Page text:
* Posts by R8it

15 posts • joined 25 Aug 2013

HPE CEO Meg Whitman QUITS, MAN! Neri to replace chief exec in Feb


It's more complex

Whitman is not an idiot (quite the opposite - she is very smart), but she was out of her depth as CEO of HP with no relevant domain expertise. This was the Board's fault with the appointment, not hers. She wanted to try and get the company to innovate its way forward using the 2011 5 year plan, but the results simply didn't come. Financial engineering, with its associated horrific human cost, became the only alternative available, and one which she aggressively pursued in order to deliver shareholder value (prompted by a now passed activist investor). Lacking expertise, Whitman relied on the advice of existing senior operating executives and more she brought in. Many were long tenured and had no better than average competence, but this was just as true of many of the shorter tenured imported executives too, most of whom gave her poor counsel.

Investment was spread too thin rather than focused - there were simply too many bets thrown against the wall hoping some would stick (lack of Whitman's expertise combined with poor advice). A ridiculous investment was made to compete with the HP Public Cloud (substantial opex that could have better served innovation in areas where HP could have actually succeeded) given HP had no chance to fund the capex required to compete with AWS or Azure long term. The Machine, now cancelled, was another poorly thought through initiative requiring millions in investment. However, most of these bets involved using the balance sheet and acquisitions. These acquisitions could be divided into two groups. The first were ones that never succeeded because initial opex investments were not sufficient and HP refused to fund or even expect the field sales force to build the sustained competencies to sell the new products effectively. Investments in Autonomy, Vertica and Security businesses were examples. The second group were acquisitions where initial investments were sufficient to allow a successful return, but they then fell foul of the big HP Achilles Heel - the Server business and Enterprise Services/EDS. These two businesses were huge and yet have not been effectively run with their respective strategies resulting in extremely low gross/operating margin percentages (the Cloudline fiasco targeting Tier 1 cloud providers being one example of chasing margins into negative territories; poor customer satisfaction driving loss of ES account revenue against high fixed costs being another). This put immense downward pressure on opex across the entire HP portfolio while trying to meet short term Wall St. expectations. Desperate measures to counter this impact resulted in the outsize influence of McKinsey and Bain consultants to drive short-sighted cuts that resulted in initially successful acquisitions turning into a stalled growth or downward spirals. Cutting specialist sales and marketing capabilities in areas like networking and storage were examples of these poorly judged actions. 3COM and 3PAR were examples of sub-optimized returns after significant initial success.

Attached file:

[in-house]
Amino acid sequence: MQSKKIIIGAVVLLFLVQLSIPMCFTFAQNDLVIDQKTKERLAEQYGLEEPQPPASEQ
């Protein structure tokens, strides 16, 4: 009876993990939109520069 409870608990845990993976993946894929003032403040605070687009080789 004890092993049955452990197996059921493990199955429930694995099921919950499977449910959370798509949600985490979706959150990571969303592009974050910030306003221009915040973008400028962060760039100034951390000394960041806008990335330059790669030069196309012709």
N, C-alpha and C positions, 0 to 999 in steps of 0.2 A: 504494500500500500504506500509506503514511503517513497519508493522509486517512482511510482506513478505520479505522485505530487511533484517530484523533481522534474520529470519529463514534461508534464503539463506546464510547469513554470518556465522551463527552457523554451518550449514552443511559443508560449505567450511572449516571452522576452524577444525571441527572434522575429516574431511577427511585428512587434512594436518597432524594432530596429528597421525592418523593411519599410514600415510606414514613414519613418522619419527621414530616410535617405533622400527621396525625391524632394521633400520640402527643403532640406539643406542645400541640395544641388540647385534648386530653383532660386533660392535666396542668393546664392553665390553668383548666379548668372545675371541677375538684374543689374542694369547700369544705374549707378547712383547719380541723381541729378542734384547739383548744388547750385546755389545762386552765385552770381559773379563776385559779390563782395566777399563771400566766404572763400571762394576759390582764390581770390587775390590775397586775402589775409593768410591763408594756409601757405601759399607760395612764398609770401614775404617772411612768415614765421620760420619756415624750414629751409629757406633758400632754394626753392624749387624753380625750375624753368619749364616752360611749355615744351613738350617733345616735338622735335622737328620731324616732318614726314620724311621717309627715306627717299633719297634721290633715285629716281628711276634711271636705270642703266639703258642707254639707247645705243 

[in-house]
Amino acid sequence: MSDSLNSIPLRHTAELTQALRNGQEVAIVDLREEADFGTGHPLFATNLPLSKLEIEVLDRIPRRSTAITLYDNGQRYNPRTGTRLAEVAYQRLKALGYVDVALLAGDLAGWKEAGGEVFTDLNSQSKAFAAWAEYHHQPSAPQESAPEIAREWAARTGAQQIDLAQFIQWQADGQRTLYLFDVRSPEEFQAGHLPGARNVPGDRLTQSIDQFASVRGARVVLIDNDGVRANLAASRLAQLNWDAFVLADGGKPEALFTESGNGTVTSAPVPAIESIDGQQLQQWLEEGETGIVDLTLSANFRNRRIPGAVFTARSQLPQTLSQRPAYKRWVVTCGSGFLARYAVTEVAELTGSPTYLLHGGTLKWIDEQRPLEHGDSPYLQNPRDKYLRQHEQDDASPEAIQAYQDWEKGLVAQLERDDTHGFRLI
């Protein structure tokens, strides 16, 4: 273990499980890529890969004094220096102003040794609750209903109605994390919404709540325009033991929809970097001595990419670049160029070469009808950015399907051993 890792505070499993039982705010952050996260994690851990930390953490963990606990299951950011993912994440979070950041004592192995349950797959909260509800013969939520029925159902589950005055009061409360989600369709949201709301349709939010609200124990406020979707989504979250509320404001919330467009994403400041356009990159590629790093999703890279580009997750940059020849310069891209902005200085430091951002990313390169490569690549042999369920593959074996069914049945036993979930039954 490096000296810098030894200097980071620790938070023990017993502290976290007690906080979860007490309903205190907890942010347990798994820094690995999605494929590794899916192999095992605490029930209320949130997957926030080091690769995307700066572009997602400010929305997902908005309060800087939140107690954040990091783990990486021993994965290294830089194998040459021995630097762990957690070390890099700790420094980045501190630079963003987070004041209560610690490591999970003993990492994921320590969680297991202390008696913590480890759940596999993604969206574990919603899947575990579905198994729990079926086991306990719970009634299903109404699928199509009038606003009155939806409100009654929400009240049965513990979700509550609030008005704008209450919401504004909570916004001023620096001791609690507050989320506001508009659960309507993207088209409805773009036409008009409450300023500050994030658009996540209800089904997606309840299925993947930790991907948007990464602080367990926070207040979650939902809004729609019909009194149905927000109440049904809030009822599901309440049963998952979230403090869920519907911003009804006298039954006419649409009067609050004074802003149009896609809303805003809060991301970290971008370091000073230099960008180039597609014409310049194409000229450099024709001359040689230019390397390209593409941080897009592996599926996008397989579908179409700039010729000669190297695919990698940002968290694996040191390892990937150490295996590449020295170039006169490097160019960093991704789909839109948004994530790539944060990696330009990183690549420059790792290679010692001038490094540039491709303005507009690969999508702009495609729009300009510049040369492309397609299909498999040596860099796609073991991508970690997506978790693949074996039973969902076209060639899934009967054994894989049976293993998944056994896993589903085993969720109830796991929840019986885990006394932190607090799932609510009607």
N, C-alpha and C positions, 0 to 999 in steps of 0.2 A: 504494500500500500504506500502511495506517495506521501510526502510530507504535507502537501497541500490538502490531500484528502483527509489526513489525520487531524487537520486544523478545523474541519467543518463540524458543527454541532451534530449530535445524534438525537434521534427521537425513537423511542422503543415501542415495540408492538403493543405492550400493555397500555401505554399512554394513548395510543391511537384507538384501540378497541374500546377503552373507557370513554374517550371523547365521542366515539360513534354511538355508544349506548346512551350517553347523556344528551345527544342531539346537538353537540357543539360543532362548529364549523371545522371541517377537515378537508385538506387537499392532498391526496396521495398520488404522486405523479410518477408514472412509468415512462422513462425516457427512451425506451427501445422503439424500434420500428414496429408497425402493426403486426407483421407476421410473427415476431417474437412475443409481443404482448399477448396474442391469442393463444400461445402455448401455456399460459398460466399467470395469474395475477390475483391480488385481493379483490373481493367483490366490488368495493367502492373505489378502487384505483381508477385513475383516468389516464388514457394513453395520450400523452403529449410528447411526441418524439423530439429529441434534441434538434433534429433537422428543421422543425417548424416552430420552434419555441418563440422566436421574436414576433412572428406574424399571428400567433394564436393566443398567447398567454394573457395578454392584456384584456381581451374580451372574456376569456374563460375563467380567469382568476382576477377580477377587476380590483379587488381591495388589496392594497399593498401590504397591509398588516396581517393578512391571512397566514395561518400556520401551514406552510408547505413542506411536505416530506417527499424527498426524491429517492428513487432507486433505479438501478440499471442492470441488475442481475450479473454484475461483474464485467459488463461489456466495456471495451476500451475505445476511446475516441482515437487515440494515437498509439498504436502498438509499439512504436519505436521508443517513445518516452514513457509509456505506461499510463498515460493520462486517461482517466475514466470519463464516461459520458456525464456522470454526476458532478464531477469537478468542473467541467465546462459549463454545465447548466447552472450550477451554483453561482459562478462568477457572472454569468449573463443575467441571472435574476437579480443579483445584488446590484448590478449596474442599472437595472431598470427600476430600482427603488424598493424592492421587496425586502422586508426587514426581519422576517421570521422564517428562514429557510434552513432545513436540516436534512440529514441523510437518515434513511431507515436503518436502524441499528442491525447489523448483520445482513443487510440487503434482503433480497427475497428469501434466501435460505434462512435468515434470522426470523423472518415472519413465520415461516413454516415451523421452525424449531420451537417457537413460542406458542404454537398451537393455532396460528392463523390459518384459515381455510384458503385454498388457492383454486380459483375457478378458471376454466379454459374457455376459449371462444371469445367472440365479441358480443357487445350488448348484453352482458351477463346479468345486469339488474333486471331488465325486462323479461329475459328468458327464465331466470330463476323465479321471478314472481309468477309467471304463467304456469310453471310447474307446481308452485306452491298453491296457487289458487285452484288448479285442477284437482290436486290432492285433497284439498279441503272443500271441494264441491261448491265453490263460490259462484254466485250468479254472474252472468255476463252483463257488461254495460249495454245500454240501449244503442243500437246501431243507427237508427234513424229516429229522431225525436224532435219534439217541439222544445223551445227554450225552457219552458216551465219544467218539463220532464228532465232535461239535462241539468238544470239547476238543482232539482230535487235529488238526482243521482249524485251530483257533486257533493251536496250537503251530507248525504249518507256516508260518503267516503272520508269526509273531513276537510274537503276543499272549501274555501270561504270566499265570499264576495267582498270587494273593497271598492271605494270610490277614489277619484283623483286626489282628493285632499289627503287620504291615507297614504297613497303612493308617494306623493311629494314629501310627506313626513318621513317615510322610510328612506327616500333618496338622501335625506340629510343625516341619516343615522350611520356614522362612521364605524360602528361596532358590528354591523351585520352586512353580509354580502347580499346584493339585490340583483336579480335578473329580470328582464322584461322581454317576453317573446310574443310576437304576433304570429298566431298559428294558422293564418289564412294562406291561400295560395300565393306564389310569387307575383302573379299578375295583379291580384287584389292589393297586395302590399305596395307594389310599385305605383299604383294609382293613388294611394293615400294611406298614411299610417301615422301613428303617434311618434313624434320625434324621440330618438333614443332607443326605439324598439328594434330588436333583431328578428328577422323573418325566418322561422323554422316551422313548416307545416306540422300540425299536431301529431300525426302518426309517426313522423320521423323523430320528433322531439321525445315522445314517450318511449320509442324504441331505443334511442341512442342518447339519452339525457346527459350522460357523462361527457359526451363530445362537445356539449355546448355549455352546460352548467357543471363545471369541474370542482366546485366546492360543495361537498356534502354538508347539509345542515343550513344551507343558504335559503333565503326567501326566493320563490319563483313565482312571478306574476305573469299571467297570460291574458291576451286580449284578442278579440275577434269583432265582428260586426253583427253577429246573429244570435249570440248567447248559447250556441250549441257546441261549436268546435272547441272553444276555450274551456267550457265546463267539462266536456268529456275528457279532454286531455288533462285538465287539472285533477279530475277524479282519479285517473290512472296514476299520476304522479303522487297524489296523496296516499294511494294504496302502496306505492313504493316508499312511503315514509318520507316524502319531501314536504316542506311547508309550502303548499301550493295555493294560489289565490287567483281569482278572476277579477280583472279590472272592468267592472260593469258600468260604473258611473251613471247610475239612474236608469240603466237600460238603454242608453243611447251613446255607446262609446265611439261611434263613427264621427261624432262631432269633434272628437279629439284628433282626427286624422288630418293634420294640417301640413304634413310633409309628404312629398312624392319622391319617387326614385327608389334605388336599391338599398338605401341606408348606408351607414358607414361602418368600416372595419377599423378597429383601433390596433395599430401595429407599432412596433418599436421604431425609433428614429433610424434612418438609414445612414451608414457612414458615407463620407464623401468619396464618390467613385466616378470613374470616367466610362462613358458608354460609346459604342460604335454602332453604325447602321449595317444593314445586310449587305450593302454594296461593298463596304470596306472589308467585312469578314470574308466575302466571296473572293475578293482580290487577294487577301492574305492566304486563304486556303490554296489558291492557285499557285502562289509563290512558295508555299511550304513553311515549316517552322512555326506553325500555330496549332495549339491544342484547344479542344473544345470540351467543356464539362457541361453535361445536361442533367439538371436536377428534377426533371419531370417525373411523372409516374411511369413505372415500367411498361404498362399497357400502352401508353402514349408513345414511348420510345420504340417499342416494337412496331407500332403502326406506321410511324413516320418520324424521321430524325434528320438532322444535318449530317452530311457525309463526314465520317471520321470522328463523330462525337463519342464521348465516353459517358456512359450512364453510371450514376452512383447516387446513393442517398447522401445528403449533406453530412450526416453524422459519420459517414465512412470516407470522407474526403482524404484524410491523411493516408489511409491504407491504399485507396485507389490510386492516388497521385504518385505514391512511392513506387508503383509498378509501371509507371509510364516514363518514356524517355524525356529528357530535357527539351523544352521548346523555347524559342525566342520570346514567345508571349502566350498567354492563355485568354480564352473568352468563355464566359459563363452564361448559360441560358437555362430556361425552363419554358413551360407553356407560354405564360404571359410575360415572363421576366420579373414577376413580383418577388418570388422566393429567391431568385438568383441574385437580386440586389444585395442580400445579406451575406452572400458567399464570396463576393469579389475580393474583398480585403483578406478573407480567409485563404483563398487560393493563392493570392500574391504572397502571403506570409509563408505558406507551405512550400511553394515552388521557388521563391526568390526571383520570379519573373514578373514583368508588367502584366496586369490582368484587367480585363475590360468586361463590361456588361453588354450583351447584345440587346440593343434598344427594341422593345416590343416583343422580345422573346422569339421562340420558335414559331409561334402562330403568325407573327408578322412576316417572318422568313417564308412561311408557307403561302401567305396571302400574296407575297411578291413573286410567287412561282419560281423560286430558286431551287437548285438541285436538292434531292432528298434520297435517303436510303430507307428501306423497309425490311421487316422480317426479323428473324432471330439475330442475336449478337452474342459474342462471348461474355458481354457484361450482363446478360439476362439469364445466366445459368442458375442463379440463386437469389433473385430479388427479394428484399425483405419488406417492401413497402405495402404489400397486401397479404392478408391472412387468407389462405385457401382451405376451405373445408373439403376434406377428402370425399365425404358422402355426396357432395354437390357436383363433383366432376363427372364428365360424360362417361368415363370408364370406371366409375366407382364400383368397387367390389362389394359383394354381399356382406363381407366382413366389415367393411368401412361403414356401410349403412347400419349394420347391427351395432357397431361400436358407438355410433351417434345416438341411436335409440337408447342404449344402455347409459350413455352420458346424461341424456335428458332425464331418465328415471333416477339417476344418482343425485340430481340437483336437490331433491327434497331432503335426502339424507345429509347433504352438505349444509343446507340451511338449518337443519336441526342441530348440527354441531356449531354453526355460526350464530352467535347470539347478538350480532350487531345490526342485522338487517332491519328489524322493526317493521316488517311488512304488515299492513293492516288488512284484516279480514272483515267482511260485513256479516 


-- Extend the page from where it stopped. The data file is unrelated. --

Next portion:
At the end of the day, changing the trajectory of HPE will be very difficult given the outsize dependency on the Server business for revenue and gross profit dollars. The acquisitions of Aruba, Nimble and Simplivity will fall into one of the two buckets described. As evidence, the latest earnings report was interesting given the focus on the need to add back storage specialists in the US given weak 3PAR performance. That is the beginning of yet another cycle of specialists vs generalists that regularly afflicts HP's Enterprise Business. Three years ago HP started cutting specialists in favor of account managers. Without specialists, Networking and Storage cannot succeed, and inevitably poorer performance resulted. So they now realize they need to start hiring more specialists. At some point, they will then reverse course when the cost of the sales force becomes too expensive and the server teams and sales executives say that it can all be done (more efficiently) with account managers and generalists. It's a never ending cycle, based on poor go-to-market strategy. I hope Neri can find a way to break the cycle successfully. If not, there is only the possibility of a steady decline. However, I for one do not wish this to happen and hope for the best. It is a great company that has been poorly served by its previous leadership.

NetApp ain't all that: Flashy figures show HPE left 'em for dust


Pure is No. 4 behind HP in Q4

Chris, unfortunately I think even your second article may be substantially misleading. You post Pure Storage numbers which are its TOTAL Revenues, including Product and Support Services. The Gartner numbers for the other suppliers cover Product Revenue only. So you are giving Pure a big advantage. It also gets another advantage because you post its Jan 2016 quarterly number as if it was a Calendar year number. All the other vendors have Calendar year numbers compiled by Gartner.

Stifel's Product only revenue numbers for Pure Storage are:

Jan 2016 Qtr: $127.35M

Oct 2015 Qtr: $113.57M